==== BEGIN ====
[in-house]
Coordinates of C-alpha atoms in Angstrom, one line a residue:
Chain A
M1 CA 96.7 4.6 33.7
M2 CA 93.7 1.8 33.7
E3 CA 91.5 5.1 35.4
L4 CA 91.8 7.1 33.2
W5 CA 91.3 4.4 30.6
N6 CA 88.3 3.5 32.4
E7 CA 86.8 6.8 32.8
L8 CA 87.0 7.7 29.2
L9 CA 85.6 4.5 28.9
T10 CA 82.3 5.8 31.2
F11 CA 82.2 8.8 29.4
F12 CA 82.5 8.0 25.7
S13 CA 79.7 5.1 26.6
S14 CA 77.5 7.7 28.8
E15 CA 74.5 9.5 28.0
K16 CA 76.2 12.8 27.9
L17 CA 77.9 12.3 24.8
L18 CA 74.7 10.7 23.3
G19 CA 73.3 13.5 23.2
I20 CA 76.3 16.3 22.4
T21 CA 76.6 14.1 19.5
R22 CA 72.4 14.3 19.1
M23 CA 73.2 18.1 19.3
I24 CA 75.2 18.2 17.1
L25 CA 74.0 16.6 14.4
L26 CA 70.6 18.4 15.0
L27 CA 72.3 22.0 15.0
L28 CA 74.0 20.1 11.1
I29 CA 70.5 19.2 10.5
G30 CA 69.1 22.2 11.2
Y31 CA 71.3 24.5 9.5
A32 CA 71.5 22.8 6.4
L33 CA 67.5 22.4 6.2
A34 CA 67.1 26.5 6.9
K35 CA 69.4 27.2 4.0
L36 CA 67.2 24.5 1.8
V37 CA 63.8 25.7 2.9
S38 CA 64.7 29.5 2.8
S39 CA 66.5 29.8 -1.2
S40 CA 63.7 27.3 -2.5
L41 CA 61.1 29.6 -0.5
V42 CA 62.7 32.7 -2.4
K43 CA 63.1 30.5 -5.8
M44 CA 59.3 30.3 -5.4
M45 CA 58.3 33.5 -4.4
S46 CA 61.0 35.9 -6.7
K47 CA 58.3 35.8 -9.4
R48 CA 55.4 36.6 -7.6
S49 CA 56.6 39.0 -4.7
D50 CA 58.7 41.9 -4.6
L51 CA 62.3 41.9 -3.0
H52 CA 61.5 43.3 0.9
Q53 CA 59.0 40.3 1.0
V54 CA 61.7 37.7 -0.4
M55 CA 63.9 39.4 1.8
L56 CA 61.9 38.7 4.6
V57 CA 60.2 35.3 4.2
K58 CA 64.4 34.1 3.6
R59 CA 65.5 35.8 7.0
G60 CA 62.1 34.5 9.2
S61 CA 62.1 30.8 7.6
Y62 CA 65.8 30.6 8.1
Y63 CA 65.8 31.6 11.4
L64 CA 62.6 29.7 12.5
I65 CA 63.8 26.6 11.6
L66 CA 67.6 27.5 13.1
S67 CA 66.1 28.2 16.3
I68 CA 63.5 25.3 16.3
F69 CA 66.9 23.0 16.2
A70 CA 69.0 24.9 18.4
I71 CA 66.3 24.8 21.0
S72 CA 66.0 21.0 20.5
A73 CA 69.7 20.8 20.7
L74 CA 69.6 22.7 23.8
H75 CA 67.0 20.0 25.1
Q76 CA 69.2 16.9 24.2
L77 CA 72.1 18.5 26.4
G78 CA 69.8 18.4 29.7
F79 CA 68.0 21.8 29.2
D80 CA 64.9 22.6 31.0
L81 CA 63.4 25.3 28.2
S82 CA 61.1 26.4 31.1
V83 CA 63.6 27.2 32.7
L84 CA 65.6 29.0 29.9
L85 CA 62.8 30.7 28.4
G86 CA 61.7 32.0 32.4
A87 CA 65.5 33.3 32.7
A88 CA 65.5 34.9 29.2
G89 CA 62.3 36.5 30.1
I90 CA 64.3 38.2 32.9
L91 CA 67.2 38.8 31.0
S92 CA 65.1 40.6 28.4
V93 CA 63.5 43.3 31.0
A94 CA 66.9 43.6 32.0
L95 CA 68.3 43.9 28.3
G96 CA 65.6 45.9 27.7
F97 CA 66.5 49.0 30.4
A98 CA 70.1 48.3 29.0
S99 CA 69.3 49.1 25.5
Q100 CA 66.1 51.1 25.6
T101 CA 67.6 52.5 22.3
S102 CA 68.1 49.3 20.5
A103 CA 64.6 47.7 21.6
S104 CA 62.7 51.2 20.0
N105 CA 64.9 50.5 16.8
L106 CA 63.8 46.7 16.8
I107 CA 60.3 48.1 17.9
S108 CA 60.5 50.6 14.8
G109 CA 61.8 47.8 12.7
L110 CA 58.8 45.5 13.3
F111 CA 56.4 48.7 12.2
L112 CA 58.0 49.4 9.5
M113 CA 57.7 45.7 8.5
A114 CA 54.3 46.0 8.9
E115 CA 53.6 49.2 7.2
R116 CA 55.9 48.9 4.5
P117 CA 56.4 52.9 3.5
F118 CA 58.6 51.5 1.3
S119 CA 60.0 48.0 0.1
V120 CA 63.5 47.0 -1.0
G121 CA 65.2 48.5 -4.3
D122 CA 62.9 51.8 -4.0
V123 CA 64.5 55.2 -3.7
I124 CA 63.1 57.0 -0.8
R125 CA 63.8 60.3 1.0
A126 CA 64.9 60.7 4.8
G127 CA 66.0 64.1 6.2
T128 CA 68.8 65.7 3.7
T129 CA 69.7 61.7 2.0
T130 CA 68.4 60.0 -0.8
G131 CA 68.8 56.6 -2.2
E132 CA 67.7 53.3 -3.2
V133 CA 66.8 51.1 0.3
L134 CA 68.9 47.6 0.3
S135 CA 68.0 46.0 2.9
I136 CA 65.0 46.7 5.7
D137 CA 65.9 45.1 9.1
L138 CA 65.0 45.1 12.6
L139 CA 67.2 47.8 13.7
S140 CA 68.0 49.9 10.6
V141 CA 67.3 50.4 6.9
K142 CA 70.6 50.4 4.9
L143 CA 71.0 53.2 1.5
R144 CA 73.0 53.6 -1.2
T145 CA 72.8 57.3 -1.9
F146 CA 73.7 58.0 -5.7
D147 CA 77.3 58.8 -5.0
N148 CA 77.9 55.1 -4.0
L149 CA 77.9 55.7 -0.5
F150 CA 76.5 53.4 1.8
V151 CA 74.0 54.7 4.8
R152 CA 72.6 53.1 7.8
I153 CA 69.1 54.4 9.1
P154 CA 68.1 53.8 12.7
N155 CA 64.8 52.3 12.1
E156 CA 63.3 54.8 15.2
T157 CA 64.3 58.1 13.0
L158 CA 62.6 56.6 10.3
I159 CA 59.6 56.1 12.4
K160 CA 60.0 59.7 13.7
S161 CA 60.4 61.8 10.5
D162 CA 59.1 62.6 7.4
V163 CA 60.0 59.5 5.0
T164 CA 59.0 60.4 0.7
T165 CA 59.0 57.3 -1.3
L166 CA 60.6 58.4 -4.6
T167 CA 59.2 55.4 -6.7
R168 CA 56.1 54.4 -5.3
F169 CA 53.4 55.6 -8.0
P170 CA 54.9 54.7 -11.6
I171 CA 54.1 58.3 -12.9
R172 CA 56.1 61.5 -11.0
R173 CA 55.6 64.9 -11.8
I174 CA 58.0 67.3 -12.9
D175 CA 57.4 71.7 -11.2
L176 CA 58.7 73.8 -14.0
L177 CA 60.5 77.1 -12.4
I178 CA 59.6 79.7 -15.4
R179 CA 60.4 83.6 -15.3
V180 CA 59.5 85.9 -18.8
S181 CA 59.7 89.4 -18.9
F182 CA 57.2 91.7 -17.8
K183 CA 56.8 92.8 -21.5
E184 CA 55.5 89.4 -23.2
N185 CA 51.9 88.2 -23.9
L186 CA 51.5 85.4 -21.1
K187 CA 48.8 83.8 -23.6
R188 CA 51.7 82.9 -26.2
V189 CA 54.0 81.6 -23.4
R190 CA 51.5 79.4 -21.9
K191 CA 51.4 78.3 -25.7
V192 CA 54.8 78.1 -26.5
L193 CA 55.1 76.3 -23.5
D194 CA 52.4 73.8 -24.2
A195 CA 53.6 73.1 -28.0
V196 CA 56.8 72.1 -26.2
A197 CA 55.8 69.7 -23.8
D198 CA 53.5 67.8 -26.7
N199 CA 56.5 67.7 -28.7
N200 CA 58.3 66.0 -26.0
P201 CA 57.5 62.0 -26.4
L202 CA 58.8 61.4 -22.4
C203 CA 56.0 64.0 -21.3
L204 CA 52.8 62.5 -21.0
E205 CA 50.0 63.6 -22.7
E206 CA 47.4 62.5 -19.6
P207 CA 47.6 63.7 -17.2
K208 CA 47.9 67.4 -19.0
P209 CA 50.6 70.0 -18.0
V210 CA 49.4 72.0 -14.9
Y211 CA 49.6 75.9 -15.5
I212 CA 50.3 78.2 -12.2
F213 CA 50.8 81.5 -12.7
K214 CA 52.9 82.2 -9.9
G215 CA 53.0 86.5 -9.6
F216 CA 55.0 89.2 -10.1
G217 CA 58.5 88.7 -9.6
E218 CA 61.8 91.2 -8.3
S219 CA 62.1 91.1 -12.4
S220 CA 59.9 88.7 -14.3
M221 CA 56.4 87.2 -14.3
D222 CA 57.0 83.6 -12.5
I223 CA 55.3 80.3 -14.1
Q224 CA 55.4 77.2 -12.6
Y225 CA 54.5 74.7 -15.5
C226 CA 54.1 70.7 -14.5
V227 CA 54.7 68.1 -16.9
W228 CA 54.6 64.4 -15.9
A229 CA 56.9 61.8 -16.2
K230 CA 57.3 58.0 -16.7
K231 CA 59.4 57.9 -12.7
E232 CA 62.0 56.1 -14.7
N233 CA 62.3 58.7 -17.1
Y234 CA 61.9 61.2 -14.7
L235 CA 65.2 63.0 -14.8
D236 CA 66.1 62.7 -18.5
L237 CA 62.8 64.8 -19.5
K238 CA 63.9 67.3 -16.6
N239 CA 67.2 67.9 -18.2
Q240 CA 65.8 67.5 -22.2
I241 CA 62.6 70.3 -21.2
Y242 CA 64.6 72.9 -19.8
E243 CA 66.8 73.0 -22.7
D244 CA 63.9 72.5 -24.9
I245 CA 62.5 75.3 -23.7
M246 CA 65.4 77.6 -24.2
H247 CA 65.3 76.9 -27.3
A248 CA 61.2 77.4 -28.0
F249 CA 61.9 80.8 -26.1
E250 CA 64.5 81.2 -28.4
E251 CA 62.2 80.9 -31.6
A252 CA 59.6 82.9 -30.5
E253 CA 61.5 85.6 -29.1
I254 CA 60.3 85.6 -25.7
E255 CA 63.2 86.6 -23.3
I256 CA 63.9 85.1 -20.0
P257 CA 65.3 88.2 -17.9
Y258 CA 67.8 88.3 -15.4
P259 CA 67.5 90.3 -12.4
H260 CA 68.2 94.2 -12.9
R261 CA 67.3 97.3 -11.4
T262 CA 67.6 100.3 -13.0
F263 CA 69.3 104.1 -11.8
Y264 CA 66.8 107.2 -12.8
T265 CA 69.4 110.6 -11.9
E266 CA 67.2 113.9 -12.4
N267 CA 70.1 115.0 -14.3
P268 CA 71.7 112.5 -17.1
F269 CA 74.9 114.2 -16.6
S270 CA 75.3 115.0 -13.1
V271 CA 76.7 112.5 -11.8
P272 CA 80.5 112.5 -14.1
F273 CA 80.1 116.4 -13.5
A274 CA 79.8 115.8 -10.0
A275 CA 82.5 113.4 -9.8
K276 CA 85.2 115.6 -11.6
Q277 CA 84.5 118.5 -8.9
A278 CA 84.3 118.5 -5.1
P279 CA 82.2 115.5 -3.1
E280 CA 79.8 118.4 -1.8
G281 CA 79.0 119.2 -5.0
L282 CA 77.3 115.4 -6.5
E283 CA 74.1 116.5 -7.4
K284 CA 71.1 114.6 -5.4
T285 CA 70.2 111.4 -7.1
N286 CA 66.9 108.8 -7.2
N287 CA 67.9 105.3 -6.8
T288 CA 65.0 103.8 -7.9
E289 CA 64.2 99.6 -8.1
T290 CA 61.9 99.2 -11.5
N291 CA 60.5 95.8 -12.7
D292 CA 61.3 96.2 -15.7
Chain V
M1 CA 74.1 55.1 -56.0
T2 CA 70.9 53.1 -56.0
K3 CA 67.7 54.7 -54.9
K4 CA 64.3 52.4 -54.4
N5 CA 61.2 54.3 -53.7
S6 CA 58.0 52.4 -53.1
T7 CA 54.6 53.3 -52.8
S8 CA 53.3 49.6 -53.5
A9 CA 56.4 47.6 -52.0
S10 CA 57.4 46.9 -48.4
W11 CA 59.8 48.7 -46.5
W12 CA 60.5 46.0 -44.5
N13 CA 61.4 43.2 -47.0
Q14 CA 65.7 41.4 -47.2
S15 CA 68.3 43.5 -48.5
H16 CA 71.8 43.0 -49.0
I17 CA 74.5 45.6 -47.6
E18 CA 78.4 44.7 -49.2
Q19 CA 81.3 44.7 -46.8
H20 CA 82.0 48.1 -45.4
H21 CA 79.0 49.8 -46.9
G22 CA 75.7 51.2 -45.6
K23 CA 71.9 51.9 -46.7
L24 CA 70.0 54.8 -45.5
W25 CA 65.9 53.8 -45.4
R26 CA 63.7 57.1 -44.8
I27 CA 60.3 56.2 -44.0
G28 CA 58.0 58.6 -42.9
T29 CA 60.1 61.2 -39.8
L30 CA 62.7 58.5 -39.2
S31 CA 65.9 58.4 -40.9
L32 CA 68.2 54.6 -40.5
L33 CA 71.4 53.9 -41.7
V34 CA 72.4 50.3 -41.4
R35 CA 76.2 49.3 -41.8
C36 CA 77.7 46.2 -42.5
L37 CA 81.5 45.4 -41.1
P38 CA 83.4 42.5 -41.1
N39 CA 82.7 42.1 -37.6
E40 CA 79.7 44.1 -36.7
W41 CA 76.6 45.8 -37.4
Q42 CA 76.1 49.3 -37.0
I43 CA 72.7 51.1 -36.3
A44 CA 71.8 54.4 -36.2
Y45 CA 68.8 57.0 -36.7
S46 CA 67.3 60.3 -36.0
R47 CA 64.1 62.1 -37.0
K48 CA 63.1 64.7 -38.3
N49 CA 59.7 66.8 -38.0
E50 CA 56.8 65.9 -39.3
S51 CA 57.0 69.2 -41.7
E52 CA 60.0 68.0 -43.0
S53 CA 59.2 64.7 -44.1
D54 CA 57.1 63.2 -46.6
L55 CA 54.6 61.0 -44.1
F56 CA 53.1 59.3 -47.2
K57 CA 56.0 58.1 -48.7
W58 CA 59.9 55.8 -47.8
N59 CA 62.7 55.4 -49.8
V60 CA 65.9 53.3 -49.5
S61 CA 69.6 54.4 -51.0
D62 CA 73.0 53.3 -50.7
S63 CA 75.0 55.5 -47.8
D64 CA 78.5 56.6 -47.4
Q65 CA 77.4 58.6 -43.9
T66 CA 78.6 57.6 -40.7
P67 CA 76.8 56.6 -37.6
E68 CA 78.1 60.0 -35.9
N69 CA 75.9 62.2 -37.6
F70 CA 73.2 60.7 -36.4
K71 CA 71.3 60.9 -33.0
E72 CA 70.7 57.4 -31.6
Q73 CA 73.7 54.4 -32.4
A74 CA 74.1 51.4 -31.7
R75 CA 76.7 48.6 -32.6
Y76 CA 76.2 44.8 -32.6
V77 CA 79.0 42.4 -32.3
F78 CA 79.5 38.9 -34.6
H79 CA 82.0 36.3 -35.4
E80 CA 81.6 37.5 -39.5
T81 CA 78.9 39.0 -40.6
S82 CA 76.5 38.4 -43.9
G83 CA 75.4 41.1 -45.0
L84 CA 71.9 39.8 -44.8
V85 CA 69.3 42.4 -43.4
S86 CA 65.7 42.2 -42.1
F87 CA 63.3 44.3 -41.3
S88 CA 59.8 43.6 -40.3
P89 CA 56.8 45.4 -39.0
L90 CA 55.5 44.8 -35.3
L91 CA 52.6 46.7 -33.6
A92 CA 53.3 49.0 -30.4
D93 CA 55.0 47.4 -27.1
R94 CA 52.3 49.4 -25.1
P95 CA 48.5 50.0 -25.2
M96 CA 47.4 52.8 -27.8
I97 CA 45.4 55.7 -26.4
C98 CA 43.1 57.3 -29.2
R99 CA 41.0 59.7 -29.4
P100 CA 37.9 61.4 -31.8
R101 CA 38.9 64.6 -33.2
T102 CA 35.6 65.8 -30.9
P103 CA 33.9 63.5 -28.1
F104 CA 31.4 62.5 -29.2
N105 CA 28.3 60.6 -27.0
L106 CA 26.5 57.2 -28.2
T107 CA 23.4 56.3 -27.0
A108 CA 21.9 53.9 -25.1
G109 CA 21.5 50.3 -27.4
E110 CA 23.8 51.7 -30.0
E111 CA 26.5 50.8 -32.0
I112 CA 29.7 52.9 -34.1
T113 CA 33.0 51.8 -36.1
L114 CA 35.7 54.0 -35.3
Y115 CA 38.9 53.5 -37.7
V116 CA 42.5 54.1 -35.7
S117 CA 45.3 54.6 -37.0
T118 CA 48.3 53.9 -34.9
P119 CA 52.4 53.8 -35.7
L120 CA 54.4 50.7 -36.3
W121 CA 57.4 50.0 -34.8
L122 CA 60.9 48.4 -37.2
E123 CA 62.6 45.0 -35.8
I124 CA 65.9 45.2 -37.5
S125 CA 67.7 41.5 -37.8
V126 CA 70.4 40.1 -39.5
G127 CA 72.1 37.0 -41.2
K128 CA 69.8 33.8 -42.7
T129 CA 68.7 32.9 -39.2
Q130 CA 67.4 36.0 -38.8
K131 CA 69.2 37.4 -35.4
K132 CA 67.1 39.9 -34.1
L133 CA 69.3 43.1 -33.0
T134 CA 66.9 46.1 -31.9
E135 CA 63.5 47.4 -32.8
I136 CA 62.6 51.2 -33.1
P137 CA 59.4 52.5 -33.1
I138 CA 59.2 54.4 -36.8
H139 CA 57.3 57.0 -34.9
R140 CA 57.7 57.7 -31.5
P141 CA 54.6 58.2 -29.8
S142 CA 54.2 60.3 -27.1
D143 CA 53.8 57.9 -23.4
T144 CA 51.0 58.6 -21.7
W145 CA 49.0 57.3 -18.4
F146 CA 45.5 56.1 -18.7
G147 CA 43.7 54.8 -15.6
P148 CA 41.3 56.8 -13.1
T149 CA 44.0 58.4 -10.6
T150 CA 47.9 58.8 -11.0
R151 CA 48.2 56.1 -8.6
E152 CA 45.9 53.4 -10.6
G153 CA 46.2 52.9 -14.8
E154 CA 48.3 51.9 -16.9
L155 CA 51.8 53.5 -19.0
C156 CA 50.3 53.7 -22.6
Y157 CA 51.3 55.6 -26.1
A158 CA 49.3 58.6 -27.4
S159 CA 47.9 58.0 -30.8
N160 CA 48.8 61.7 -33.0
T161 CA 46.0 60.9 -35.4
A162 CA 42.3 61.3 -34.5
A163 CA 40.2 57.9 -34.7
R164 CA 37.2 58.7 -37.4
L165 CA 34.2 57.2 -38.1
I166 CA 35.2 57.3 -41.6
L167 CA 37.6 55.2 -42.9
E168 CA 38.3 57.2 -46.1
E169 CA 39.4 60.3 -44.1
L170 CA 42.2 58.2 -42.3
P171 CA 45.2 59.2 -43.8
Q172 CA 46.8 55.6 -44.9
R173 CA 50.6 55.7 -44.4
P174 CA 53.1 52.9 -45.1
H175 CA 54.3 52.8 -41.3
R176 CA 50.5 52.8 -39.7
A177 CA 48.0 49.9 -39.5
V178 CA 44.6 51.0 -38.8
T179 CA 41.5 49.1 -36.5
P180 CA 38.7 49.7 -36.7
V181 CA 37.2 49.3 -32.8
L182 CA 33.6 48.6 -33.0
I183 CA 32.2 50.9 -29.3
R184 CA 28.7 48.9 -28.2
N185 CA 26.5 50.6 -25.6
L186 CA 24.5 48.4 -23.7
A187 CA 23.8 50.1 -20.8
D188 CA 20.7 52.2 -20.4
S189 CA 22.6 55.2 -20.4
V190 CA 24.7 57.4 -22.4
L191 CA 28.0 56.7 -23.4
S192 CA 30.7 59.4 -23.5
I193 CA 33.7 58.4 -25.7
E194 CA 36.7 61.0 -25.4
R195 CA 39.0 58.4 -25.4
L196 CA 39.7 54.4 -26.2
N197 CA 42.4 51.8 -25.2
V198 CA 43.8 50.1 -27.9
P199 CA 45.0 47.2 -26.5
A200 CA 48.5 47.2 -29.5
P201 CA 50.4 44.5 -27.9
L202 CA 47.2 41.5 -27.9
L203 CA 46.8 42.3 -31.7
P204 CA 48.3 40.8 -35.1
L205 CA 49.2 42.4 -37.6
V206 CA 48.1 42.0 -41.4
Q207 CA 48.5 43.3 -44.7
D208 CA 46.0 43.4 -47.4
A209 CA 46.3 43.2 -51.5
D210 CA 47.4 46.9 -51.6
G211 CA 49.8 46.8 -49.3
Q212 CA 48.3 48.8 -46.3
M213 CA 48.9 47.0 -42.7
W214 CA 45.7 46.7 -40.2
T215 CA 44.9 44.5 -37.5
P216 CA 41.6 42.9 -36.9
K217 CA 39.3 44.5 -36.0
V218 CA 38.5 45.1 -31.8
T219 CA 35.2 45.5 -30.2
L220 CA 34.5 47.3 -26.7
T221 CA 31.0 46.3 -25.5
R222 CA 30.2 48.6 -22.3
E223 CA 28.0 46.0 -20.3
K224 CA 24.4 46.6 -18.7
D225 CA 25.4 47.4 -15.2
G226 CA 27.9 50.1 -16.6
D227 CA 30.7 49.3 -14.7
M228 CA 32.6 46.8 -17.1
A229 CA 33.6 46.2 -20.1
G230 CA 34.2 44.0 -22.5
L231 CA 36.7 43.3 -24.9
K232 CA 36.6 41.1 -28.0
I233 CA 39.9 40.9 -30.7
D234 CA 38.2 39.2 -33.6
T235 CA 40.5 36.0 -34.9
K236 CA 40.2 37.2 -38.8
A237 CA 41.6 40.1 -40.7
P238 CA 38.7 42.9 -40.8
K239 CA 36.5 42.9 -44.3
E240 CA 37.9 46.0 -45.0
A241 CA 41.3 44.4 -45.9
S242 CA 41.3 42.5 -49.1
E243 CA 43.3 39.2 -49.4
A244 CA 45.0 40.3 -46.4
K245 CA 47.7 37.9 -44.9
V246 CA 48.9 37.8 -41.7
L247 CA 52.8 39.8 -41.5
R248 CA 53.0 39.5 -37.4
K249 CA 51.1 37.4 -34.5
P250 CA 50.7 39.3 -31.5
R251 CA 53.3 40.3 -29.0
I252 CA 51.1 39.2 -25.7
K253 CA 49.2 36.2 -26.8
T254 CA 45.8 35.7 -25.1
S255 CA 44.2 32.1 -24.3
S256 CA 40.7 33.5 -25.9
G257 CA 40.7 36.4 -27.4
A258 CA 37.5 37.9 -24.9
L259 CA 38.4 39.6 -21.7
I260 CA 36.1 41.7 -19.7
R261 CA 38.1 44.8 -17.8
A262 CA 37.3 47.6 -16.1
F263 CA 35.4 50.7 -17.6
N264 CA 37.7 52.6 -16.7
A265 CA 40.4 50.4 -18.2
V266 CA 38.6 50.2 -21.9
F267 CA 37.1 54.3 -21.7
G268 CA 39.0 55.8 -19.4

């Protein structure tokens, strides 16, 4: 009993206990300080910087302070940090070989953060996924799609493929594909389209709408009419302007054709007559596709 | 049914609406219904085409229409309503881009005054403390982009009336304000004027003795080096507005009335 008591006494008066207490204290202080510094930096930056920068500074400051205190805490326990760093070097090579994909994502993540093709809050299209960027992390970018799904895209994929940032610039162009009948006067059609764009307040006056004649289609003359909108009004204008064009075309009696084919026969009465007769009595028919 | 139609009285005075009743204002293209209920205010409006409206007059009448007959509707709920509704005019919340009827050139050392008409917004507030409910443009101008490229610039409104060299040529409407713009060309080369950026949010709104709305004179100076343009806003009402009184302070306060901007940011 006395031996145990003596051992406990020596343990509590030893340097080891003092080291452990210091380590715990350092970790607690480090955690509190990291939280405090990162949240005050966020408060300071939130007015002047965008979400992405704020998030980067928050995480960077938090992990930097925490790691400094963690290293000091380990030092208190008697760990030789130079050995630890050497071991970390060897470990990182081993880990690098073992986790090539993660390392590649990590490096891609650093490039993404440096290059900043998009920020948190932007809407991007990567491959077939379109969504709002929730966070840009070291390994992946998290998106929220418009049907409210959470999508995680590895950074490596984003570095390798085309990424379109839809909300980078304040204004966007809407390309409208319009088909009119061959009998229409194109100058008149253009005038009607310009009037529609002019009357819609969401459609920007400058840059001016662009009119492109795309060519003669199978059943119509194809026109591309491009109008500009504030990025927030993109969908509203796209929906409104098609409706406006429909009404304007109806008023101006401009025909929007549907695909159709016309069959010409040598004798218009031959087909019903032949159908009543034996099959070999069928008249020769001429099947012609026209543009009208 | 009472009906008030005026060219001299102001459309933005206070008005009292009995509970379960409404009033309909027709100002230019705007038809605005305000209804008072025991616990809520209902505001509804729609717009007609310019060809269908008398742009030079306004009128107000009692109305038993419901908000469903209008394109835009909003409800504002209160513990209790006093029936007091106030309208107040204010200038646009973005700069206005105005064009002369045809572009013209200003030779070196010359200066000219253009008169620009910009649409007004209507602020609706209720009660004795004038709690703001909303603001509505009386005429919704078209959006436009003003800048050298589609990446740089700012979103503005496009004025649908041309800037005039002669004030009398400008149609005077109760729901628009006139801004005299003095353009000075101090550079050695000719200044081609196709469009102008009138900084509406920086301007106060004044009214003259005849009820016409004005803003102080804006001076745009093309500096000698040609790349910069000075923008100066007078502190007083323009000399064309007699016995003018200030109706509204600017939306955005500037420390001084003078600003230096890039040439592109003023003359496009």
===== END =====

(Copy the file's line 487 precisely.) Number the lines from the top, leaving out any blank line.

L191 CA 28.0 56.7 -23.4